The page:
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Noho Kainga

Noho Kainga at Tapu Te Ranga Marae Island Bay Wellington We’d like to meet people interested in living in a Noho Kainga (village) at our Marae at Island Bay (established 1974). We occupy 50 acres – it is freehold - 60% has been reforested in natives. Our aim has always been to create a co-operative – a self sustaining/ community lifestyle based on the principals of/ Tikanga Maori - Cohousing – Kaitiakitanga (permaculture) . Not just a place to live – a way to live – advantages of private space/ community space/a diverse/green dollar/caring-sharing/ friendly community. We plan to build an Eco Village using Maori architecture/ with renewable energy/ solar powered/ recycling water-composts. A vehicle free, common/ organic vegetable gardens/ glass houses. Whare design will have 4/5 bedrooms with two bathrooms to care for 3/4 generation whanau. They’ll have wisdom/knowledge of elders who in turn will be cared for. Noho Kainga aim will have the advantages of Marae buildings/ their Turangawaewae/ self sustaining workshops for engineers/ builders/ gardeners’/ arts, crafts. Fishing boat/ café/ art gallery. The Noho Kainga will be set within its substantial reforestation with walking tracks. ‘They who build the house are built by the house’- our mahi for last 40 years. The building of our Noho Kainga will be a major Trade Training activity. Contact: Bruce Stewart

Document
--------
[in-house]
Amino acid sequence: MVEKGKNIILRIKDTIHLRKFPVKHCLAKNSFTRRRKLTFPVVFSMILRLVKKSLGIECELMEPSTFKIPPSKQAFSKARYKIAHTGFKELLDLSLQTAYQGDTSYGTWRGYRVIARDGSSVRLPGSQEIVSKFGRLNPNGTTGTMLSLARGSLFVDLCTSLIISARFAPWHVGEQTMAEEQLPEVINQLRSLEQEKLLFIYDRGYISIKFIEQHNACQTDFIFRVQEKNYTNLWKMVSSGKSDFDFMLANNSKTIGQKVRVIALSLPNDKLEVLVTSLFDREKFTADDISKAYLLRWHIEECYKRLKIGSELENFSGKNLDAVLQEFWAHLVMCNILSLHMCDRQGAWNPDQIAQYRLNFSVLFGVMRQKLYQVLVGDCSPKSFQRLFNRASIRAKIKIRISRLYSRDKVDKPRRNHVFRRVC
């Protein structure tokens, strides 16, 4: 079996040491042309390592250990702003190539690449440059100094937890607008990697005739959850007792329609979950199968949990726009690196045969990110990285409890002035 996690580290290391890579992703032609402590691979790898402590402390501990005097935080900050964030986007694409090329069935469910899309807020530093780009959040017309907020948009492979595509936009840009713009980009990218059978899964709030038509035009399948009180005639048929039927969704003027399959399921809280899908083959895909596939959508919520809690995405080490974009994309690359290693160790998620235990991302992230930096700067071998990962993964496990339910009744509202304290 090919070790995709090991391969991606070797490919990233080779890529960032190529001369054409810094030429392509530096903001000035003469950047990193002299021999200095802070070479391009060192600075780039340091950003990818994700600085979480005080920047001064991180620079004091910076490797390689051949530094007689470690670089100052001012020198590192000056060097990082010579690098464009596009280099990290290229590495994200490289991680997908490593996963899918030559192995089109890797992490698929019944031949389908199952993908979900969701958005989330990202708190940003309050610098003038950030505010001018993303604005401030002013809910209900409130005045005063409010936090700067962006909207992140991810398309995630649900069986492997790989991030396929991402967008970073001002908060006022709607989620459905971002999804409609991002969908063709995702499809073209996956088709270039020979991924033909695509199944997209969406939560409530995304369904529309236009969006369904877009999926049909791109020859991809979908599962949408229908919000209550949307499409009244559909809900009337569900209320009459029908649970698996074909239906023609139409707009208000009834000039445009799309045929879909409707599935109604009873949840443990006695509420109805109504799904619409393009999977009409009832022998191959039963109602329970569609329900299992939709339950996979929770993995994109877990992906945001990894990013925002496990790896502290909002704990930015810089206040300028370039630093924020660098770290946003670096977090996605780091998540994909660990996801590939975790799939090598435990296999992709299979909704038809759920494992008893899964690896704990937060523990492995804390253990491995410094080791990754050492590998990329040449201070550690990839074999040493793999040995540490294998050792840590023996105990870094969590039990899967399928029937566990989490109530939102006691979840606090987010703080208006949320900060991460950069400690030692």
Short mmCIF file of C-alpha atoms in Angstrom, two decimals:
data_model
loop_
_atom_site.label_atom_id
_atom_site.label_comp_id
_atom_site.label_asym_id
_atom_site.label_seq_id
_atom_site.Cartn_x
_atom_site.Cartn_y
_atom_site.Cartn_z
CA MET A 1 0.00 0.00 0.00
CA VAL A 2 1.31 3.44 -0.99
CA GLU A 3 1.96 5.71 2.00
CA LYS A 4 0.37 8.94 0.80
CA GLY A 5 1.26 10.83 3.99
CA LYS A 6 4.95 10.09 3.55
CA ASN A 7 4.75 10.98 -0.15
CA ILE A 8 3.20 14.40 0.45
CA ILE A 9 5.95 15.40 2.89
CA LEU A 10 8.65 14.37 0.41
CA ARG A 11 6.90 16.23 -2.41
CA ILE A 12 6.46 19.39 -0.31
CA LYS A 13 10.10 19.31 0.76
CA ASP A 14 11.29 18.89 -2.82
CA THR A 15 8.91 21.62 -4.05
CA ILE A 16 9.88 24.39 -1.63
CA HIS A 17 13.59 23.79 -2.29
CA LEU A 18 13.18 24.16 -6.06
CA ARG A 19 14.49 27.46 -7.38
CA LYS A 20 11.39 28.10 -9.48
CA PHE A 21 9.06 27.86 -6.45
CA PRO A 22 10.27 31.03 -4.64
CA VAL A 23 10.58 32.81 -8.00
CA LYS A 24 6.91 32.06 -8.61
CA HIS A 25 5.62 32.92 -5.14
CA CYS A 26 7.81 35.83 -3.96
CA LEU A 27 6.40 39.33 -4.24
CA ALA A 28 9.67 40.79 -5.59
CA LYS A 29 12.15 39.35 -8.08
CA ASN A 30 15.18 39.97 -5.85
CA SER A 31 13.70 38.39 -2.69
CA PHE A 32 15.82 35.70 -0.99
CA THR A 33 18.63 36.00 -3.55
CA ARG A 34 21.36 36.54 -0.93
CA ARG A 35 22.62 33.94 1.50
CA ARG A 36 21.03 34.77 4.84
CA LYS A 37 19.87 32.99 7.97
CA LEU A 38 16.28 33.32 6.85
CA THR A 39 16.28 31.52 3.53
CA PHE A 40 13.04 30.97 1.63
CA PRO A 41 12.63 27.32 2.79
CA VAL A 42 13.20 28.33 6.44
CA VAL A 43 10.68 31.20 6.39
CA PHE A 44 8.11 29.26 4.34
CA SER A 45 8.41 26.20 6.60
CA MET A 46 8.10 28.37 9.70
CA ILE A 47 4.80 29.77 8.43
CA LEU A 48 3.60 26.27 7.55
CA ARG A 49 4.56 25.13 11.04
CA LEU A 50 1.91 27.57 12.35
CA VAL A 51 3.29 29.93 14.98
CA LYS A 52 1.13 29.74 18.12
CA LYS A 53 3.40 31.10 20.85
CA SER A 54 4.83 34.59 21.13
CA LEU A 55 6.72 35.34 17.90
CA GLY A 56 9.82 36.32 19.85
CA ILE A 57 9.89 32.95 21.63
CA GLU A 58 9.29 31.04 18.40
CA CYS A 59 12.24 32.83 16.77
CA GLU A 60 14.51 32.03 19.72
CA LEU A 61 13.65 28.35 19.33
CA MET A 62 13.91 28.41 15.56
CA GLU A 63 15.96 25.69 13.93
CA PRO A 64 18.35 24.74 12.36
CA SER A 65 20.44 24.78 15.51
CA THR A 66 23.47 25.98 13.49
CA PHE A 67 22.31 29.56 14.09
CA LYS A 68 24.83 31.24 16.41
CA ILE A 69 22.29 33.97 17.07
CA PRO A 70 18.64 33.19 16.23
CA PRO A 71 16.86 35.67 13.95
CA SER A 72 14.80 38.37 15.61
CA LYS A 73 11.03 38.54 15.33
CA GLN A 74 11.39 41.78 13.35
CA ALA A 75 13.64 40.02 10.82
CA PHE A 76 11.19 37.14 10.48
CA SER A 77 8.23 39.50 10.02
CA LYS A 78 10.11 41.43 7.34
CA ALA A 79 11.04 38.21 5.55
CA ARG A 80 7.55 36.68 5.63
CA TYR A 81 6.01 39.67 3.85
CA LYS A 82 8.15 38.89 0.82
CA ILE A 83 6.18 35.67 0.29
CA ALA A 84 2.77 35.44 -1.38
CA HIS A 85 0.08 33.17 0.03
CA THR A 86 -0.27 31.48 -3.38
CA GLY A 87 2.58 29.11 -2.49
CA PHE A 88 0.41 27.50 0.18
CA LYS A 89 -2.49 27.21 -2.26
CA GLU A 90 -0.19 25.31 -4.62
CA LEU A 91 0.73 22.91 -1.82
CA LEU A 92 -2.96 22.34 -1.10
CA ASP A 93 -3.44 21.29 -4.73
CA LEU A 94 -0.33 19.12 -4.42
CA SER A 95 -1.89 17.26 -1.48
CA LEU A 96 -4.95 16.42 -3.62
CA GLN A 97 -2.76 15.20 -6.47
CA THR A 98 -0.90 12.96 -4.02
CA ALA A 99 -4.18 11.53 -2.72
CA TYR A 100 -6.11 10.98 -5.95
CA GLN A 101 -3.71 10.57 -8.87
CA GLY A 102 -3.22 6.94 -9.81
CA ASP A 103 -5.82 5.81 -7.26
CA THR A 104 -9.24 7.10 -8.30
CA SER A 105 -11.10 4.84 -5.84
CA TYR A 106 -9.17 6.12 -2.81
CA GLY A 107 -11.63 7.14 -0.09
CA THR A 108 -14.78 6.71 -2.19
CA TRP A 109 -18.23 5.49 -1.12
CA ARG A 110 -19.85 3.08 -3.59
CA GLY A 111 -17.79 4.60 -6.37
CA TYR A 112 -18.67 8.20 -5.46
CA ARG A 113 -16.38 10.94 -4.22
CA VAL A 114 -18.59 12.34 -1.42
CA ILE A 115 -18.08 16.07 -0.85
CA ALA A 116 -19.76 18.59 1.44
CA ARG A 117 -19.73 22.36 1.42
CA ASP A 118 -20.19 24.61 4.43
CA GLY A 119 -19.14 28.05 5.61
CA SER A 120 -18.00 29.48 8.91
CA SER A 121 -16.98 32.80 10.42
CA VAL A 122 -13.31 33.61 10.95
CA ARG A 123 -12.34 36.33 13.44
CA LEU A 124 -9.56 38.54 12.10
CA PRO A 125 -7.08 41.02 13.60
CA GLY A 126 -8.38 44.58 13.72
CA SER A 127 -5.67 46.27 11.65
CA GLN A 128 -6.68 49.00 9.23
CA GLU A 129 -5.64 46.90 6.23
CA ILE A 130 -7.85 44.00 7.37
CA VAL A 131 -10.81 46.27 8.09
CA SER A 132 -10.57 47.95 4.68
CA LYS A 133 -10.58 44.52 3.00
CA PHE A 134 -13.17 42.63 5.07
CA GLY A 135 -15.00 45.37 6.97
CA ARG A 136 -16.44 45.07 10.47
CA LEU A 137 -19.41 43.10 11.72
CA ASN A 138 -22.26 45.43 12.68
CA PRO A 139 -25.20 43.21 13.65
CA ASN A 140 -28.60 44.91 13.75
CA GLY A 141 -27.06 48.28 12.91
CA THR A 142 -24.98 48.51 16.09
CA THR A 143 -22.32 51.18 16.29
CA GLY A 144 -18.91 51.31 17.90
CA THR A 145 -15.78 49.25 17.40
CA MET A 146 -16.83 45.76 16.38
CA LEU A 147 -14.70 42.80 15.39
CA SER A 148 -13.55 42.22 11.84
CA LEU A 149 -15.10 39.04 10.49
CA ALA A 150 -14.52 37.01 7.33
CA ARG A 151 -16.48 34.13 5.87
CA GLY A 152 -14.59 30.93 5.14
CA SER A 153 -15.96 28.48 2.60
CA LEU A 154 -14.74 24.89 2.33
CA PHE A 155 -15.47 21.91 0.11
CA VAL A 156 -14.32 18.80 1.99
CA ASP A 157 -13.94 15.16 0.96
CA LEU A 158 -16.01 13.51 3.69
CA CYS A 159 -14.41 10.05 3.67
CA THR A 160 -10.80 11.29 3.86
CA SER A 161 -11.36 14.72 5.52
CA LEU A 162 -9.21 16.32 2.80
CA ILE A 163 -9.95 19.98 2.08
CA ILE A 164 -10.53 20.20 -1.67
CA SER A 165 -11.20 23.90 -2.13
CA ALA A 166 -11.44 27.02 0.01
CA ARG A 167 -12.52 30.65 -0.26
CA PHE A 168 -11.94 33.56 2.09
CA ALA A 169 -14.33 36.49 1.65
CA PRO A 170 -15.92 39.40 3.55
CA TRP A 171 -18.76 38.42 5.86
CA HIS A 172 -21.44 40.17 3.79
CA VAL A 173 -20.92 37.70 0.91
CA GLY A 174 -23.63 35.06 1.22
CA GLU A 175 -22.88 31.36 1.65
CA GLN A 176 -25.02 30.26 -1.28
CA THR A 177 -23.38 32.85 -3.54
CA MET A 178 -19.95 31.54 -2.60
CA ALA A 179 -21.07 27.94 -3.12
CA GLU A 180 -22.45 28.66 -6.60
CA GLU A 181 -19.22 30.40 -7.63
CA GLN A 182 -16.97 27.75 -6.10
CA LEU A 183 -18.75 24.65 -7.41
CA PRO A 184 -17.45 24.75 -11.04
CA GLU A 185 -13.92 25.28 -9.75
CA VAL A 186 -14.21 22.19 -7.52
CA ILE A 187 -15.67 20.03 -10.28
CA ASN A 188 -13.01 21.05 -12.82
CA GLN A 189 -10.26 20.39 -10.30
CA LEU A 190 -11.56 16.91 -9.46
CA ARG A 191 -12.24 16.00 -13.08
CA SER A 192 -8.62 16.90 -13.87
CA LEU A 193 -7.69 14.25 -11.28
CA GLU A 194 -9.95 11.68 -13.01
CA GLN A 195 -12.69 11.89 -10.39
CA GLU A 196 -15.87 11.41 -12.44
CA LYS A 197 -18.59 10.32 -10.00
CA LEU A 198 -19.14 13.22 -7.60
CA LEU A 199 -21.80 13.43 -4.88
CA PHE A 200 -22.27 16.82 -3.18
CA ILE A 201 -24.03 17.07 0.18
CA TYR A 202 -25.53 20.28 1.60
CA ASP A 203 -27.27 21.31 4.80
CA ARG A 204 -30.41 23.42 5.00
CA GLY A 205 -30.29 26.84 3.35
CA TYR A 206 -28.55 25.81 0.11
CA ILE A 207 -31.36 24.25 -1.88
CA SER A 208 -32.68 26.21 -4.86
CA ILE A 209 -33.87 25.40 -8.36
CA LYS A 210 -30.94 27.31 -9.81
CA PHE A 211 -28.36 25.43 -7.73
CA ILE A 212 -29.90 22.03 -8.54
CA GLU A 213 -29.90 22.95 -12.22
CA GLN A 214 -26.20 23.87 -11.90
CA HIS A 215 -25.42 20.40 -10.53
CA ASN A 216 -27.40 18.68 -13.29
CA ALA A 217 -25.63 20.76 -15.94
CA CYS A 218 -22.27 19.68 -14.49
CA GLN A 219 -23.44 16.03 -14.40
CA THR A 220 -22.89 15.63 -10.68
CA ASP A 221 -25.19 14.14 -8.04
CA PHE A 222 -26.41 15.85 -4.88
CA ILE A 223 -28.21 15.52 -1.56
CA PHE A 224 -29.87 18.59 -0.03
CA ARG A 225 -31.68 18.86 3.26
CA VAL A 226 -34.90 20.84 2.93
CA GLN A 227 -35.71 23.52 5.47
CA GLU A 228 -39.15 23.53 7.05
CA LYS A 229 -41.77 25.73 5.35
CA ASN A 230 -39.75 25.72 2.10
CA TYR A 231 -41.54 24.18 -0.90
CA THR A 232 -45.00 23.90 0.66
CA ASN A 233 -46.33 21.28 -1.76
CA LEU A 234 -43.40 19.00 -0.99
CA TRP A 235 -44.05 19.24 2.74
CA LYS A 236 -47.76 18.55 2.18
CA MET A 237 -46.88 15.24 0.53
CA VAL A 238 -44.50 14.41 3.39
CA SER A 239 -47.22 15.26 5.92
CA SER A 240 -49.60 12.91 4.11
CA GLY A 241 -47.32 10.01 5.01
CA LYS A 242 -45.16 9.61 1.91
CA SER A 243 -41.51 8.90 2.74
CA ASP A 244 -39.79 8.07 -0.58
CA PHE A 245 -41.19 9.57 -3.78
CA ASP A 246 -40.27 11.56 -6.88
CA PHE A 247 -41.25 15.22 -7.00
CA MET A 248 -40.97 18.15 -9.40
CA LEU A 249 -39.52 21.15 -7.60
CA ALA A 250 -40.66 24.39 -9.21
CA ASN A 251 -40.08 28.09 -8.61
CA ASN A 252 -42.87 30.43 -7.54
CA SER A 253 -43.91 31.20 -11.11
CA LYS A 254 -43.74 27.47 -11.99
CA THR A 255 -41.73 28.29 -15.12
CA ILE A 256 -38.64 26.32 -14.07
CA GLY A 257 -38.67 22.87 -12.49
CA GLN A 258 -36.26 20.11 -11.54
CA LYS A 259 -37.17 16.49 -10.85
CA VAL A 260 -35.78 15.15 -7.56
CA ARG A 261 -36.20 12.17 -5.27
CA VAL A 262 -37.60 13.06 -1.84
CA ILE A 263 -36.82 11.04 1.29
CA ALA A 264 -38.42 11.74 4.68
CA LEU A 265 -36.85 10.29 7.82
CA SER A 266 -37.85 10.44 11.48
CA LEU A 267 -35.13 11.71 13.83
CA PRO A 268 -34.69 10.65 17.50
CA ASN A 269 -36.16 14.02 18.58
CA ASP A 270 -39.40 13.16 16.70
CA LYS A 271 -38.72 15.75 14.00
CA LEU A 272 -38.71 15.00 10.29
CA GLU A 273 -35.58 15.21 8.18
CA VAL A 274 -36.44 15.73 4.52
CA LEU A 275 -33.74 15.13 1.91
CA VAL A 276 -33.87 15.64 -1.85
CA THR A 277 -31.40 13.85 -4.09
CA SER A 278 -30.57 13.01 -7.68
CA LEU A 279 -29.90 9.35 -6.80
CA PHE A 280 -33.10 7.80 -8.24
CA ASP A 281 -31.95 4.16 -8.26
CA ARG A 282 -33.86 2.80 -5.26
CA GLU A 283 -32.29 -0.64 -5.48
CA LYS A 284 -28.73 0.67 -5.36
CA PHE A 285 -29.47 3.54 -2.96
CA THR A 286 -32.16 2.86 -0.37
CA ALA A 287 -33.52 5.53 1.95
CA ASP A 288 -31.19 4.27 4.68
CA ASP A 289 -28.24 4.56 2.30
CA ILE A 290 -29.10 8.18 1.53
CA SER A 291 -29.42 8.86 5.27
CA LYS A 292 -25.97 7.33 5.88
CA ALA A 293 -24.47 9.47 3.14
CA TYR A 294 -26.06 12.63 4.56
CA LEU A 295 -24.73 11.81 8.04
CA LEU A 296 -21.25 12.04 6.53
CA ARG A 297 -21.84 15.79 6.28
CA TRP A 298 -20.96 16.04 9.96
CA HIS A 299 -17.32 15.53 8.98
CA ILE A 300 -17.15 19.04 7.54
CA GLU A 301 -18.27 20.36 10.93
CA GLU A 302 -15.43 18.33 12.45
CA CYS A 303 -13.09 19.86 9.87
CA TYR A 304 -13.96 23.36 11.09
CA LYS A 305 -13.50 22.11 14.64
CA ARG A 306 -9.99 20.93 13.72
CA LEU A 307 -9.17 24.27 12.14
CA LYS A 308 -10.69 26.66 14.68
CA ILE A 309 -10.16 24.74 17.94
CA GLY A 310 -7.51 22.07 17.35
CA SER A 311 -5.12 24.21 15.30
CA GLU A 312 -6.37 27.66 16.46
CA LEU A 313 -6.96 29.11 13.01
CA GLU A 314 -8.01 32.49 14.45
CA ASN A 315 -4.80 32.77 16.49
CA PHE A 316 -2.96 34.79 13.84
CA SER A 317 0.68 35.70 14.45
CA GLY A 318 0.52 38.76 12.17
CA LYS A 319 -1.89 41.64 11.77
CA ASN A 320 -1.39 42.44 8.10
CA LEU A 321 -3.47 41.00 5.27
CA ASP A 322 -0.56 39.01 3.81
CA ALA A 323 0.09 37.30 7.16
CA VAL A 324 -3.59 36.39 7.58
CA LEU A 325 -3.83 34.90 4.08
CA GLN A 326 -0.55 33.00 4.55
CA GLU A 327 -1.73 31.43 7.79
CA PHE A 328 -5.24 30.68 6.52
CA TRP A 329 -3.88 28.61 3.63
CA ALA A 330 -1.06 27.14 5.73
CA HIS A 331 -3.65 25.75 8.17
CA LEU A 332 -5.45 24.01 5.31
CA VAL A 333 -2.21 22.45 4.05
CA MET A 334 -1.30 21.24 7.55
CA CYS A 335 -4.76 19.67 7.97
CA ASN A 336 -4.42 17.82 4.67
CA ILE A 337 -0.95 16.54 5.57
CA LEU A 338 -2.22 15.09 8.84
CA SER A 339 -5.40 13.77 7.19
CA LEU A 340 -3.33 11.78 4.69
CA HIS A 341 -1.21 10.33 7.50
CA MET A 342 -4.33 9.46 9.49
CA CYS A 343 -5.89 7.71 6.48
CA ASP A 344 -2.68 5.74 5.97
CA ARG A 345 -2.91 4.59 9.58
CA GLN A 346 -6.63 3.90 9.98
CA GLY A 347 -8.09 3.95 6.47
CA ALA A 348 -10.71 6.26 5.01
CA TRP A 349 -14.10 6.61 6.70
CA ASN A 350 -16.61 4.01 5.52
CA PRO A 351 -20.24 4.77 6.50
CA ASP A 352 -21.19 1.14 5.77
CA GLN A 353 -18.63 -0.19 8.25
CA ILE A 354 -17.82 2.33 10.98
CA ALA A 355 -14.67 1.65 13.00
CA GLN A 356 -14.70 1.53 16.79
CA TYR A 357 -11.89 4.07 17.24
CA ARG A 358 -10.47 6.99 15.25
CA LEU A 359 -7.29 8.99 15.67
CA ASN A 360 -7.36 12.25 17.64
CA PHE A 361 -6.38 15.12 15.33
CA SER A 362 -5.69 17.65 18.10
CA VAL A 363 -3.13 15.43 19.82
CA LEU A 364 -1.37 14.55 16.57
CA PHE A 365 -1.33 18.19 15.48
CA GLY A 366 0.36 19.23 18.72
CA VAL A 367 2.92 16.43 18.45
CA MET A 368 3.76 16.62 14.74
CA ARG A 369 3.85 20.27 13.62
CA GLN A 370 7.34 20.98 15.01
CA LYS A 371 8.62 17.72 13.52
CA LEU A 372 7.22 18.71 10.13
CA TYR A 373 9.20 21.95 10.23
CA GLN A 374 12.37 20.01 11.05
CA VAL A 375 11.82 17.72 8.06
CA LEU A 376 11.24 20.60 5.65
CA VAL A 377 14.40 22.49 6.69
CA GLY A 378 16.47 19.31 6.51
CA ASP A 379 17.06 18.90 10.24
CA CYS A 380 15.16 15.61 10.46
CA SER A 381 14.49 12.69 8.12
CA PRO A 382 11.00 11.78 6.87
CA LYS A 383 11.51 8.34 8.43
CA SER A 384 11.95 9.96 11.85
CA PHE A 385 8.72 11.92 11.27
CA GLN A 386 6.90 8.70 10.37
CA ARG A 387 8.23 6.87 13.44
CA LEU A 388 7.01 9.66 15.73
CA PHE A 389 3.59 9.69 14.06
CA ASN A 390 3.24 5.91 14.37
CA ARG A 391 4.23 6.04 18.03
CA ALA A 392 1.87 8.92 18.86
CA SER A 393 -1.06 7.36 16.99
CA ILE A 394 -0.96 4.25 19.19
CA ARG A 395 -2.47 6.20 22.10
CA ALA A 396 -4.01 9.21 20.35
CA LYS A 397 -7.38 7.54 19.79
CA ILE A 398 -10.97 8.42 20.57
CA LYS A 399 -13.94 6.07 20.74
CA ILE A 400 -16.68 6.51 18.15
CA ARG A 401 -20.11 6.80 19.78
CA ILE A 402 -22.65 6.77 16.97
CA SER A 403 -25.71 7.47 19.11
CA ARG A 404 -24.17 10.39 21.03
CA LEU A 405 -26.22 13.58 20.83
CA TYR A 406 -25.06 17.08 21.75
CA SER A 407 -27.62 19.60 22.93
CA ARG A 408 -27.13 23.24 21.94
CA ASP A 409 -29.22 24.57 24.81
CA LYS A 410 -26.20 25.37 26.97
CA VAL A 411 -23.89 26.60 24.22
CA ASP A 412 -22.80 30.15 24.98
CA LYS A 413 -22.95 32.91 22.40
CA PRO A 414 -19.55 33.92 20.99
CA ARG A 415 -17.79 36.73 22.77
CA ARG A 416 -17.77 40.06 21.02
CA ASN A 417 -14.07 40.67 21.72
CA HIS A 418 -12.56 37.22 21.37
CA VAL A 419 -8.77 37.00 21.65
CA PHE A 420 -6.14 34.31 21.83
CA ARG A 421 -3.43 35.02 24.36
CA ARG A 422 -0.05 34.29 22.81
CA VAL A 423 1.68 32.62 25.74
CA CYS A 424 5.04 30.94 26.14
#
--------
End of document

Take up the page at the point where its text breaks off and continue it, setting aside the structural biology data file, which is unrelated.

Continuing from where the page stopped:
What's in a given Maori name